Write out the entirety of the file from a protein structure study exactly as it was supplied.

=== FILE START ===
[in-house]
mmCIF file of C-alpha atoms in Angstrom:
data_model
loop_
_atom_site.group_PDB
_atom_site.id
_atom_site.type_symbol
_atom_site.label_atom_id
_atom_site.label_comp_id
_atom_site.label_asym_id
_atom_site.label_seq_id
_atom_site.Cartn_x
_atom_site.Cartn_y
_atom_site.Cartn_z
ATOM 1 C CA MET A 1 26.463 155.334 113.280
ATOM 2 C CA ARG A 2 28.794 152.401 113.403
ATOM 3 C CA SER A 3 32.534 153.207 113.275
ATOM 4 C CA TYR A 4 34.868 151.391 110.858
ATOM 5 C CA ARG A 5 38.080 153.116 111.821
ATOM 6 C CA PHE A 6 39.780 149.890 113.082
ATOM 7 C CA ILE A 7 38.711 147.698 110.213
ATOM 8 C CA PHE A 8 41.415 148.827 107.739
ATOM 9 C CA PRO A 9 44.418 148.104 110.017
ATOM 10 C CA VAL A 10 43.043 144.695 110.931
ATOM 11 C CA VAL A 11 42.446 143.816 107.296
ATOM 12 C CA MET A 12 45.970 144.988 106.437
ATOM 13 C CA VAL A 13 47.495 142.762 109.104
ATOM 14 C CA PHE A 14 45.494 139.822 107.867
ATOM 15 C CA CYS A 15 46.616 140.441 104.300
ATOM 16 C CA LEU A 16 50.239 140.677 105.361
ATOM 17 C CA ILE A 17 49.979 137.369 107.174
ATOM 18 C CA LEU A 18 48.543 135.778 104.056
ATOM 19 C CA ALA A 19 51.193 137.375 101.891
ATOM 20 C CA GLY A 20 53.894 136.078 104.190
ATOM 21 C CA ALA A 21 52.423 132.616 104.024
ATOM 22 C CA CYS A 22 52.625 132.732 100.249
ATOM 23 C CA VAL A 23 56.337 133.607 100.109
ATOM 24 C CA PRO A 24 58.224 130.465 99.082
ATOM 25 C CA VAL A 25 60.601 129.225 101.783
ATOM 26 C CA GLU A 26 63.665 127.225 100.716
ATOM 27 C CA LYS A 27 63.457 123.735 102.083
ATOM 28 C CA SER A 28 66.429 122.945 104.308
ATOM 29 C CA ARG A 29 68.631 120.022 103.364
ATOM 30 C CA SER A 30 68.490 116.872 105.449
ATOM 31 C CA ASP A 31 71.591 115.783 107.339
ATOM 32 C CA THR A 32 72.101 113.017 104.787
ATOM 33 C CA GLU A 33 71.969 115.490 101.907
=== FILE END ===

[in-house]
mmCIF file of C-alpha atoms in Angstrom:
data_model
loop_
_atom_site.group_PDB
_atom_site.id
_atom_site.type_symbol
_atom_site.label_atom_id
_atom_site.label_comp_id
_atom_site.label_asym_id
_atom_site.label_seq_id
_atom_site.Cartn_x
_atom_site.Cartn_y
_atom_site.Cartn_z
ATOM 1 C CA MET A 1 26.463 155.334 113.280
ATOM 2 C CA ARG A 2 28.794 152.401 113.403
ATOM 3 C CA SER A 3 32.534 153.207 113.275
ATOM 4 C CA TYR A 4 34.868 151.391 110.858
ATOM 5 C CA ARG A 5 38.080 153.116 111.821
ATOM 6 C CA PHE A 6 39.780 149.890 113.082
ATOM 7 C CA ILE A 7 38.711 147.698 110.213
ATOM 8 C CA PHE A 8 41.415 148.827 107.739
ATOM 9 C CA PRO A 9 44.418 148.104 110.017
ATOM 10 C CA VAL A 10 43.043 144.695 110.931
ATOM 11 C CA VAL A 11 42.446 143.816 107.296
ATOM 12 C CA MET A 12 45.970 144.988 106.437
ATOM 13 C CA VAL A 13 47.495 142.762 109.104
ATOM 14 C CA PHE A 14 45.494 139.822 107.867
ATOM 15 C CA CYS A 15 46.616 140.441 104.300
ATOM 16 C CA LEU A 16 50.239 140.677 105.361
ATOM 17 C CA ILE A 17 49.979 137.369 107.174
ATOM 18 C CA LEU A 18 48.543 135.778 104.056
ATOM 19 C CA ALA A 19 51.193 137.375 101.891
ATOM 20 C CA GLY A 20 53.894 136.078 104.190
ATOM 21 C CA ALA A 21 52.423 132.616 104.024
ATOM 22 C CA CYS A 22 52.625 132.732 100.249
ATOM 23 C CA VAL A 23 56.337 133.607 100.109
ATOM 24 C CA PRO A 24 58.224 130.465 99.082
ATOM 25 C CA VAL A 25 60.601 129.225 101.783
ATOM 26 C CA GLU A 26 63.665 127.225 100.716
ATOM 27 C CA LYS A 27 63.457 123.735 102.083
ATOM 28 C CA SER A 28 66.429 122.945 104.308
ATOM 29 C CA ARG A 29 68.631 120.022 103.364
ATOM 30 C CA SER A 30 68.490 116.872 105.449
ATOM 31 C CA ASP A 31 71.591 115.783 107.339
ATOM 32 C CA THR A 32 72.101 113.017 104.787
ATOM 33 C CA GLU A 33 71.969 115.490 101.907